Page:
'Representing the Deafblind Community in Victoria'

Deafblind tips 10 – Public Transport number signs

Deafblind Victoria member Andrew Howard has a great tip for Deafblind commuters catching Public Transport such the bus or tram, and he made a video in Auslan below.

Andrew says: “Hello. My name is Andrew Howard. I will talk about Public Transport number signs for catching buses and trams. There are two colours: black/yellow and black/white. You can use these when hailing the bus. [Andrew holds up 3 black/yellow number signs that spell 624]

You can insert different numbers into the clear pockets. [Andrew holds up 3 black/white number signs that spell 624]

You can use these number signs here in Australia, or overseas too. You can swap out the numbers for whichever you like, to catch buses and trams. Usually there are 2 or 3 numbers, but sometimes they add a letter, like X. They’re great!”

Heather Lawson adds: “When I went to Seattle in America, I noticed they use these number signs to catch the bus. Black/yellow numbers mean the commuter is Deafblind, and the bus driver knows to get out of the bus and help guide the commuter onto the bus. Black/white numbers mean that the commuter is hearing-blind, so the bus driver will call out to them to board the bus.”

DBV Connect is supported by the Australian Government Department of Social Services. Go to www.dss.gov.au for more information.  

New resource – how to guide a Deafblind person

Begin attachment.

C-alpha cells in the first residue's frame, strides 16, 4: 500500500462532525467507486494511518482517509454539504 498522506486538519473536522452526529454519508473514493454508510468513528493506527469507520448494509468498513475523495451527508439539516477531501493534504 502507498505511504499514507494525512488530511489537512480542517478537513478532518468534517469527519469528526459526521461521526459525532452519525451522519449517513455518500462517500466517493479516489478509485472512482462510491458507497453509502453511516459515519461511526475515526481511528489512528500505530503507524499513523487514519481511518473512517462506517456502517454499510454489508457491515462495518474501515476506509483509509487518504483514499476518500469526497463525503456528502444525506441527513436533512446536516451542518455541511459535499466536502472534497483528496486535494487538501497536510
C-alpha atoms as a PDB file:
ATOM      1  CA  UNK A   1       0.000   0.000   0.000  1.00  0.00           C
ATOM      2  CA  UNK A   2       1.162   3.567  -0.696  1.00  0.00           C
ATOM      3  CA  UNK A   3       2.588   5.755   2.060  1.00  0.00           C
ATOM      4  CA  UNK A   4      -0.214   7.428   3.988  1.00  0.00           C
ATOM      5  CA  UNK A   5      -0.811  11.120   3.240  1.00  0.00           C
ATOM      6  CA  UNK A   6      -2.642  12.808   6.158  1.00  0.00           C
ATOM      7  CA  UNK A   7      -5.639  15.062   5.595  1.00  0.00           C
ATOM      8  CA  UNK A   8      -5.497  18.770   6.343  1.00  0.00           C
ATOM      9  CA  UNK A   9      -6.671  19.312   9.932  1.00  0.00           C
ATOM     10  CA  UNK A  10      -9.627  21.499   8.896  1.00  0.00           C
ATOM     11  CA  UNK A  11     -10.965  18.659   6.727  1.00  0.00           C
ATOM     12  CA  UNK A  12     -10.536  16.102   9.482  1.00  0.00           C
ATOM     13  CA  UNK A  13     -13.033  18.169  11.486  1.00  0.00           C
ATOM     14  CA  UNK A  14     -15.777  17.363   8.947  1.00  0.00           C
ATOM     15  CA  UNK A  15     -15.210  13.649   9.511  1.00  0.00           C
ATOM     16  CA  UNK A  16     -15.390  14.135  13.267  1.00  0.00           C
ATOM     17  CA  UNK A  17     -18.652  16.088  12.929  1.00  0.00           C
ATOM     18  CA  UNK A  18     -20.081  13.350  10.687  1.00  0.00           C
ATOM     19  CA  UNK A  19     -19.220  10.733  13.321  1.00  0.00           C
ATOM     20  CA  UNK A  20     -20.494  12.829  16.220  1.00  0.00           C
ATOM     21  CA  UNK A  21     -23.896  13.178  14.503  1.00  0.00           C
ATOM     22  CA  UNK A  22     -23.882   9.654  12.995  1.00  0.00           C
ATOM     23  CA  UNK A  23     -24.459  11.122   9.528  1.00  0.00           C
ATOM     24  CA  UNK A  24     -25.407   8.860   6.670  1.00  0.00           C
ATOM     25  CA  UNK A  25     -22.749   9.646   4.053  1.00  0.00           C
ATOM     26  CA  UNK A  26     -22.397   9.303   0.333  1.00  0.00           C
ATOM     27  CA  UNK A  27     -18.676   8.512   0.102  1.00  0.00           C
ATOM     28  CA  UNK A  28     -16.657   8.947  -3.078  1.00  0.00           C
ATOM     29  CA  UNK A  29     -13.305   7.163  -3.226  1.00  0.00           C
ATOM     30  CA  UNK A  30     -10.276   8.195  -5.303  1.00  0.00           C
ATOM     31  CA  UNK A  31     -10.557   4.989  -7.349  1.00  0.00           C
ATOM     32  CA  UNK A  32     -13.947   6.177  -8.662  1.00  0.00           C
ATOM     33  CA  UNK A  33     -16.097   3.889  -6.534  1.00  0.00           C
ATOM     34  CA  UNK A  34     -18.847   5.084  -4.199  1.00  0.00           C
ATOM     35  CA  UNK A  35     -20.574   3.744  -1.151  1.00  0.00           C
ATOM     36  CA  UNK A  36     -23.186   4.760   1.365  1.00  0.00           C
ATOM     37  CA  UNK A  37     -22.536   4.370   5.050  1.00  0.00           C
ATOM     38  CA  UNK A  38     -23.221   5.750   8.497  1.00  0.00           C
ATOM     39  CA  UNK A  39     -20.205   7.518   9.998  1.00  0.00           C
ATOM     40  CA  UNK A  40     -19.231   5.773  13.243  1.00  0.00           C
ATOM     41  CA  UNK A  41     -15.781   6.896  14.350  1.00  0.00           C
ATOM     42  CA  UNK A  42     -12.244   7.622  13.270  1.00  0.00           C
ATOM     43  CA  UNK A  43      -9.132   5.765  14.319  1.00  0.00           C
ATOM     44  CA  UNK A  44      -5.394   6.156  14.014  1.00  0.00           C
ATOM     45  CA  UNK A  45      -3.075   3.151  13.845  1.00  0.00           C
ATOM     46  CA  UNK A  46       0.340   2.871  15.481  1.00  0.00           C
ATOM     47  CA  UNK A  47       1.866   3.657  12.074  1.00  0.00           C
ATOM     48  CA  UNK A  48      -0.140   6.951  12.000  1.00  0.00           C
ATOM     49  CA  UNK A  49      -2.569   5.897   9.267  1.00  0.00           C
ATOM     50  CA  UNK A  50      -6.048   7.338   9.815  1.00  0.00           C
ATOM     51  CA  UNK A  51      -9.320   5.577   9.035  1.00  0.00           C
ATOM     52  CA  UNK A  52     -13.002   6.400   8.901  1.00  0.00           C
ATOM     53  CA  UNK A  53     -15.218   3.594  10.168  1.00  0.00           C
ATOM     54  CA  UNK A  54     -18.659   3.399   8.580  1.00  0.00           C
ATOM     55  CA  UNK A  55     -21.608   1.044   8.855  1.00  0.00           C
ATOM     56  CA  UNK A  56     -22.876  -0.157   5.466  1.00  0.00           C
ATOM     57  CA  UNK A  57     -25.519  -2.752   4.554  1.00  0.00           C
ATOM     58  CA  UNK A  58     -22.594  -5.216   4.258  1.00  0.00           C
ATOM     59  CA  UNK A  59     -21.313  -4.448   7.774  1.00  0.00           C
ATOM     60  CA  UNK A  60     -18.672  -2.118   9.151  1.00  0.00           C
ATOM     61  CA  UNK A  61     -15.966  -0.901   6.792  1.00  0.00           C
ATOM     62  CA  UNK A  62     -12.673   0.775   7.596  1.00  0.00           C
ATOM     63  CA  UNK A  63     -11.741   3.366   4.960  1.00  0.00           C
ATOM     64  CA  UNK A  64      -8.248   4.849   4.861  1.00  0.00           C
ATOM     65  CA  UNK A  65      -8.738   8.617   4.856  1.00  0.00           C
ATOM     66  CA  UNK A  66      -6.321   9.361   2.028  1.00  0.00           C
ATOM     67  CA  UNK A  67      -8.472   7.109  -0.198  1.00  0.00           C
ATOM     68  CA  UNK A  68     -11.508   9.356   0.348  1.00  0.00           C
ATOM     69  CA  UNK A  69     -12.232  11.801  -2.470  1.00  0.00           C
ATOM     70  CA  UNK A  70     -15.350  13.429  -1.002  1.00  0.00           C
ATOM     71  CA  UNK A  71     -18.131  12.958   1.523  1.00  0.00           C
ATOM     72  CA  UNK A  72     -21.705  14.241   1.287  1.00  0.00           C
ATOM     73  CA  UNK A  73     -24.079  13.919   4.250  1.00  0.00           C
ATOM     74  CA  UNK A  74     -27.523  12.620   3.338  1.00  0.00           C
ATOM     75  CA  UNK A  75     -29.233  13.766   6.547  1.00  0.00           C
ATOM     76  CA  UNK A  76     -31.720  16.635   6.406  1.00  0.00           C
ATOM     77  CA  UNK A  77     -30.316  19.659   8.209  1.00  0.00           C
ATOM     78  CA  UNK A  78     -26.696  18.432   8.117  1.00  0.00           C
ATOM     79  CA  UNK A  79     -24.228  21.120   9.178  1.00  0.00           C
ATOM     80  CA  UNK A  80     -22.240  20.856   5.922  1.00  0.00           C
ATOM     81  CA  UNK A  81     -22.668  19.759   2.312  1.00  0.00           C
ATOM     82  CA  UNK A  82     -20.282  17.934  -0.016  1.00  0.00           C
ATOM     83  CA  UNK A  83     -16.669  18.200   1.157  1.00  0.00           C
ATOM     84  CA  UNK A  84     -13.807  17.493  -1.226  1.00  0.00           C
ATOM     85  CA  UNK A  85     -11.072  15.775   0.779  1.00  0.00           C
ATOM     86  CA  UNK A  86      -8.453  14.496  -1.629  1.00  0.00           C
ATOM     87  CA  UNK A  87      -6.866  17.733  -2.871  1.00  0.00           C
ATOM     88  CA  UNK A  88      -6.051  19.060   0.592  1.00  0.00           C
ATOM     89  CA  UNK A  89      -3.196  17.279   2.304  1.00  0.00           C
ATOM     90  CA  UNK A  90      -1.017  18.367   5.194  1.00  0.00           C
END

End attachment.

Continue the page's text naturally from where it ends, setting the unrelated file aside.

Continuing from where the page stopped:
DBV has produced a new resource by Heather Lawson with support from Melbourne Polytechnic. It is an 11-minute video showing how to guide a Deafblind person indoors. The following techniques are shown:

  1. Basic guiding
  2. Tables, chairs and objects
  3. Guiding a hand
  4. Stairs
  5. Wheelchair
  6. Walking frame

The video is presented in Auslan and has a spoken English voice-over. Next year, Part 2 will show how to guide outdoors and in the community. Enjoy and share this widely! We would love to see more people confident in guiding us.


30 years of the Disability Discrimination Act – a Deafblind perspective

2022 marks the 30-year anniversary of the Disability Discrimination Act 1992 (DDA). To commemorate this occasion, and to reflect on the successes and failures of the DDA, the City of Melbourne put on a forum at the Melbourne Town Hall on 24th Nov. This forum included a presentation by Heather Lawson from Deafblind Victoria on a panel discussion titled 1992 – 2022: What’s Changed?

Heather presented the history of Deafblind Victoria as a self-advocacy group run by Deafblind people, and the gap between grass-roots self-advocacy and laws and regulations. Despite experiencing discrimination almost every day, in all areas of life, Deafblind people are mostly unaware of the DDA and do not use it. We typically have low English literacy, little knowledge of the law, and lack of support to engage with legal processes. This can be addressed by building knowledge and confidence for Deafblind people to become self-advocates, by strengthening the Deafblind community as a place of mutual aid and support, and by including Deafblind people when developing laws and regulations. This other work can make the DDA more effective.